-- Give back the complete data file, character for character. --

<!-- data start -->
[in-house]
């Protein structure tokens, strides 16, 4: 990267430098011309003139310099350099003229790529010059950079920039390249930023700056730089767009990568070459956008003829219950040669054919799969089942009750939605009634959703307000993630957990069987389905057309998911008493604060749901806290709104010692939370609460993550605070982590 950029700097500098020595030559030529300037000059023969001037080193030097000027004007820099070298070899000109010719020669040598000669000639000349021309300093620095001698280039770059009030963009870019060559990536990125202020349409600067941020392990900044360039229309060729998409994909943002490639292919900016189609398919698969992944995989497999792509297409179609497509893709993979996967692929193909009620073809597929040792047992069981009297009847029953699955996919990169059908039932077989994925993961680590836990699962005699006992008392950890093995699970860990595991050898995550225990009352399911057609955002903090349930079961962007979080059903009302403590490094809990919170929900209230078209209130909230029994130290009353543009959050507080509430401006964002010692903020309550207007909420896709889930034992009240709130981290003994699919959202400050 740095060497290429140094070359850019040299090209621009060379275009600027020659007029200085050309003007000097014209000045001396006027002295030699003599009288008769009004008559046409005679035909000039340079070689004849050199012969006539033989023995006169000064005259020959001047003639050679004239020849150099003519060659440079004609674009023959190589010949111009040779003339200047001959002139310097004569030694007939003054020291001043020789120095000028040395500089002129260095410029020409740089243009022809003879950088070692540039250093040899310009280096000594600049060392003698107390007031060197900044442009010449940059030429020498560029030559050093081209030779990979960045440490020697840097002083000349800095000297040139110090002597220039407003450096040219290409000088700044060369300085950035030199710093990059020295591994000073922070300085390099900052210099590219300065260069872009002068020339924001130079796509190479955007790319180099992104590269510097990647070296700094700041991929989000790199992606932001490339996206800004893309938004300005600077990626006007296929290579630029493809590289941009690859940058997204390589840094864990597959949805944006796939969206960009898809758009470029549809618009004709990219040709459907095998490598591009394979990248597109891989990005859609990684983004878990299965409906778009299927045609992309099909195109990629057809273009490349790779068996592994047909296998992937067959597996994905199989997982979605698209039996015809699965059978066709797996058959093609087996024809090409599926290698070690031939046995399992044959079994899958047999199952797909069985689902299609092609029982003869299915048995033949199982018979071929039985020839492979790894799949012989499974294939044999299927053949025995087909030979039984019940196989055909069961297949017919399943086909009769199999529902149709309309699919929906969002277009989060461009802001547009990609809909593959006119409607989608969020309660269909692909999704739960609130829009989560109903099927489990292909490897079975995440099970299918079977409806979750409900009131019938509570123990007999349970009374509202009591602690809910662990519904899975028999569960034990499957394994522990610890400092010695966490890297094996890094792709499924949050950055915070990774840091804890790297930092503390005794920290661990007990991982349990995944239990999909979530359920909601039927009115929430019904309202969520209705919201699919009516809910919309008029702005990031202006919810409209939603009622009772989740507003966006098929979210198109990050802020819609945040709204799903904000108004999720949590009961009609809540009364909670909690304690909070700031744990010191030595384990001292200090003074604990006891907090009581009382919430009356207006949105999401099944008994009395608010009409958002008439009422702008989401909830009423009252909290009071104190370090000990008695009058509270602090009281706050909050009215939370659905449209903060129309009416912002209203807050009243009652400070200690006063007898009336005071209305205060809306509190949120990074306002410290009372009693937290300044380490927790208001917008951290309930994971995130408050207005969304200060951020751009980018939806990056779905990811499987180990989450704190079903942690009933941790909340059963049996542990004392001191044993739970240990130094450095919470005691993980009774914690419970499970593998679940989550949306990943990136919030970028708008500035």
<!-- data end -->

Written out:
[in-house]
């Protein structure tokens, strides 16, 4: 990267430098011309003139310099350099003229790529010059950079920039390249930023700056730089767009990568070459956008003829219950040669054919799969089942009750939605009634959703307000993630957990069987389905057309998911008493604060749901806290709104010692939370609460993550605070982590 950029700097500098020595030559030529300037000059023969001037080193030097000027004007820099070298070899000109010719020669040598000669000639000349021309300093620095001698280039770059009030963009870019060559990536990125202020349409600067941020392990900044360039229309060729998409994909943002490639292919900016189609398919698969992944995989497999792509297409179609497509893709993979996967692929193909009620073809597929040792047992069981009297009847029953699955996919990169059908039932077989994925993961680590836990699962005699006992008392950890093995699970860990595991050898995550225990009352399911057609955002903090349930079961962007979080059903009302403590490094809990919170929900209230078209209130909230029994130290009353543009959050507080509430401006964002010692903020309550207007909420896709889930034992009240709130981290003994699919959202400050 740095060497290429140094070359850019040299090209621009060379275009600027020659007029200085050309003007000097014209000045001396006027002295030699003599009288008769009004008559046409005679035909000039340079070689004849050199012969006539033989023995006169000064005259020959001047003639050679004239020849150099003519060659440079004609674009023959190589010949111009040779003339200047001959002139310097004569030694007939003054020291001043020789120095000028040395500089002129260095410029020409740089243009022809003879950088070692540039250093040899310009280096000594600049060392003698107390007031060197900044442009010449940059030429020498560029030559050093081209030779990979960045440490020697840097002083000349800095000297040139110090002597220039407003450096040219290409000088700044060369300085950035030199710093990059020295591994000073922070300085390099900052210099590219300065260069872009002068020339924001130079796509190479955007790319180099992104590269510097990647070296700094700041991929989000790199992606932001490339996206800004893309938004300005600077990626006007296929290579630029493809590289941009690859940058997204390589840094864990597959949805944006796939969206960009898809758009470029549809618009004709990219040709459907095998490598591009394979990248597109891989990005859609990684983004878990299965409906778009299927045609992309099909195109990629057809273009490349790779068996592994047909296998992937067959597996994905199989997982979605698209039996015809699965059978066709797996058959093609087996024809090409599926290698070690031939046995399992044959079994899958047999199952797909069985689902299609092609029982003869299915048995033949199982018979071929039985020839492979790894799949012989499974294939044999299927053949025995087909030979039984019940196989055909069961297949017919399943086909009769199999529902149709309309699919929906969002277009989060461009802001547009990609809909593959006119409607989608969020309660269909692909999704739960609130829009989560109903099927489990292909490897079975995440099970299918079977409806979750409900009131019938509570123990007999349970009374509202009591602690809910662990519904899975028999569960034990499957394994522990610890400092010695966490890297094996890094792709499924949050950055915070990774840091804890790297930092503390005794920290661990007990991982349990995944239990999909979530359920909601039927009115929430019904309202969520209705919201699919009516809910919309008029702005990031202006919810409209939603009622009772989740507003966006098929979210198109990050802020819609945040709204799903904000108004999720949590009961009609809540009364909670909690304690909070700031744990010191030595384990001292200090003074604990006891907090009581009382919430009356207006949105999401099944008994009395608010009409958002008439009422702008989401909830009423009252909290009071104190370090000990008695009058509270602090009281706050909050009215939370659905449209903060129309009416912002209203807050009243009652400070200690006063007898009336005071209305205060809306509190949120990074306002410290009372009693937290300044380490927790208001917008951290309930994971995130408050207005969304200060951020751009980018939806990056779905990811499987180990989450704190079903942690009933941790909340059963049996542990004392001191044993739970240990130094450095919470005691993980009774914690419970499970593998679940989550949306990943990136919030970028708008500035």